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This review is taken from PN Review 106, Volume 22 Number 2, November - December 1995.

FITTING IN ROBERT GRAVES, Collected Writings on Poetry, edited by Paul O'Prey (Carcanet) £35

In one of his 1954-5 Clark lectures given at Trinity College Cambridge - 'These Be Your Gods, O Israel' - Robert Graves took issue with an anonymous leader-writer of the TLS for describing the current state of poetry as an 'Age of Consolidation'. 'Age of Acquiescence' or 'Age of Acceptance' Graves preferred to call it, claiming that

most of my younger contemporaries have been acquiescing in an organised attempt, by critics, publicists, and educationalists, to curtail their liberty of judgement, and make them bow the knee before a row of idols whose rites are quite incompatible with devotion to the Muse herself.

The idols to whom Graves was referring were Yeats, Pound, Eliot, Auden and Dylan Thomas: their worshippers and high priests were the academics and critics who organised their cults and wrote such frighteningly plausible-sounding doctorates as Auden and the Freudian Theory of Transference or T.S. Eliot as anticipated by Duns Scotus. In a review of Graves's 1960 Collected Poems Donald Davie asked 'where Graves fits in with Eliot and Pound and Yeats, Auden and Thomas'. With the exception of Dylan Thomas the same names remain ranged 'against' Graves, or at any rate must be reckoned with in any attempt to see where he 'fits in'.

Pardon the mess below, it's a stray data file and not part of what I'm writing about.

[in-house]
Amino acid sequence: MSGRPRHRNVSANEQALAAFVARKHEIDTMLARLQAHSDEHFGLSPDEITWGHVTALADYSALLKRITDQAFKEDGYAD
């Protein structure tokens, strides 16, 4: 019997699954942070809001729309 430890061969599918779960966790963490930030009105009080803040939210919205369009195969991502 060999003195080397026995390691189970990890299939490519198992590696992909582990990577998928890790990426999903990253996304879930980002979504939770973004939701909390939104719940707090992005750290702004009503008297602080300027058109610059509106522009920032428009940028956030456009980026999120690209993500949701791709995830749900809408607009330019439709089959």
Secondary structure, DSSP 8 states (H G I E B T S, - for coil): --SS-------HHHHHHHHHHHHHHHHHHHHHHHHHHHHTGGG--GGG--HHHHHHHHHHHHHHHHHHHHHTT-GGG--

This fascinating and comprehensive edition of Graves's writings on poetry (that is, writings in which poetry is the main rather than an incidental subject) collects material from over fifty years of prolific criticism, ranging from intimate ...

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